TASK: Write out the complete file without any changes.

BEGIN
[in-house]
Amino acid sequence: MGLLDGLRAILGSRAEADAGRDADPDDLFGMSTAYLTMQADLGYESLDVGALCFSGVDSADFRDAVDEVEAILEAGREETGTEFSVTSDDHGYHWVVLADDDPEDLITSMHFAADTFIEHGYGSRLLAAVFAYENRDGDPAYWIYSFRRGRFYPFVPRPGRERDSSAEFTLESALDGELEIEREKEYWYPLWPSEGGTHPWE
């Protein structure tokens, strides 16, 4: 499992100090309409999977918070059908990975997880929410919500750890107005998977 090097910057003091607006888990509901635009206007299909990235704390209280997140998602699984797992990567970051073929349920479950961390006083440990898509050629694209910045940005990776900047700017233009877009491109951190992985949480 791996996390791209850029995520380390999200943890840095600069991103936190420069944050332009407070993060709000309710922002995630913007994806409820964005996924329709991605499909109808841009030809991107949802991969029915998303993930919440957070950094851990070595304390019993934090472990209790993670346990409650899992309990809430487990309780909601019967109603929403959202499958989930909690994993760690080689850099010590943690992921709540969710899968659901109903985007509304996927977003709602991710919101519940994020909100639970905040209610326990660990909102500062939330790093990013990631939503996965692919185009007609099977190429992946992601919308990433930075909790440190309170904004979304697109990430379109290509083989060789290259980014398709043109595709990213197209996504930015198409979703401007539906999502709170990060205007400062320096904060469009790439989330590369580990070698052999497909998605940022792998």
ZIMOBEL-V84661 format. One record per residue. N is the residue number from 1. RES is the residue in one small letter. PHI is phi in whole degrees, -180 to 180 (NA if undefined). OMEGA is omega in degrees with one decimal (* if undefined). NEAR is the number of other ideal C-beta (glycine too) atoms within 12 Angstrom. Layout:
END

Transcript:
[in-house]
Amino acid sequence: MGLLDGLRAILGSRAEADAGRDADPDDLFGMSTAYLTMQADLGYESLDVGALCFSGVDSADFRDAVDEVEAILEAGREETGTEFSVTSDDHGYHWVVLADDDPEDLITSMHFAADTFIEHGYGSRLLAAVFAYENRDGDPAYWIYSFRRGRFYPFVPRPGRERDSSAEFTLESALDGELEIEREKEYWYPLWPSEGGTHPWE
């Protein structure tokens, strides 16, 4: 499992100090309409999977918070059908990975997880929410919500750890107005998977 090097910057003091607006888990509901635009206007299909990235704390209280997140998602699984797992990567970051073929349920479950961390006083440990898509050629694209910045940005990776900047700017233009877009491109951190992985949480 791996996390791209850029995520380390999200943890840095600069991103936190420069944050332009407070993060709000309710922002995630913007994806409820964005996924329709991605499909109808841009030809991107949802991969029915998303993930919440957070950094851990070595304390019993934090472990209790993670346990409650899992309990809430487990309780909601019967109603929403959202499958989930909690994993760690080689850099010590943690992921709540969710899968659901109903985007509304996927977003709602991710919101519940994020909100639970905040209610326990660990909102500062939330790093990013990631939503996965692919185009007609099977190429992946992601919308990433930075909790440190309170904004979304697109990430379109290509083989060789290259980014398709043109595709990213197209996504930015198409979703401007539906999502709170990060205007400062320096904060469009790439989330590369580990070698052999497909998605940022792998």
ZIMOBEL-V84661 format. One record per residue. N is the residue number from 1. RES is the residue in one small letter. PHI is phi in whole degrees, -180 to 180 (NA if undefined). OMEGA is omega in degrees with one decimal (* if undefined). NEAR is the number of other ideal C-beta (glycine too) atoms within 12 Angstrom. Layout: